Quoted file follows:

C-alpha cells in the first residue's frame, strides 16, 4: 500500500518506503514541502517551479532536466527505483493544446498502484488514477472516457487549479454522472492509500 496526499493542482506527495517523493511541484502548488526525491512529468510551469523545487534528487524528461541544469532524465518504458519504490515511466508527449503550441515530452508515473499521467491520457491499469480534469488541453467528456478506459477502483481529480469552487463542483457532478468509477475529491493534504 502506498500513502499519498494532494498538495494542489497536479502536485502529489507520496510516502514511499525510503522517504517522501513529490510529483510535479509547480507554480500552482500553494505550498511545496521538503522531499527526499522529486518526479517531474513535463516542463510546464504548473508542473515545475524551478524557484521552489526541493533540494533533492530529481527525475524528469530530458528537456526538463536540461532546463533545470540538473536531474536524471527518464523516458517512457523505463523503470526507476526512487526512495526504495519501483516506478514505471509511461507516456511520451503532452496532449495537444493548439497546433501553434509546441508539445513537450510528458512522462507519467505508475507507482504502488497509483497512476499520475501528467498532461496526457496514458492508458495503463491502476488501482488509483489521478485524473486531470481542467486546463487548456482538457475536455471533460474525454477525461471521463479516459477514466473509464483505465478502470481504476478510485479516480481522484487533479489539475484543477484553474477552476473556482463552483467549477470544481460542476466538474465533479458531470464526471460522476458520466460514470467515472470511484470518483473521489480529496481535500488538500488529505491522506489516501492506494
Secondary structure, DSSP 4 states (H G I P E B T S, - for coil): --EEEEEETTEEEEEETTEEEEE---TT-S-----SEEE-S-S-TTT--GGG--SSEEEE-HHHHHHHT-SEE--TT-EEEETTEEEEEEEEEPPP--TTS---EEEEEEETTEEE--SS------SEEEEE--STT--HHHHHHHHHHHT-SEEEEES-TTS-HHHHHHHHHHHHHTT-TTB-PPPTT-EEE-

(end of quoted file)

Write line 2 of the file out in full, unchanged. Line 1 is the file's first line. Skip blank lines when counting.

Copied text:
Secondary structure, DSSP 4 states (H G I P E B T S, - for coil): --EEEEEETTEEEEEETTEEEEE---TT-S-----SEEE-S-S-TTT--GGG--SSEEEE-HHHHHHHT-SEE--TT-EEEETTEEEEEEEEEPPP--TTS---EEEEEEETTEEE--SS------SEEEEE--STT--HHHHHHHHHHHT-SEEEEES-TTS-HHHHHHHHHHHHHTT-TTB-PPPTT-EEE-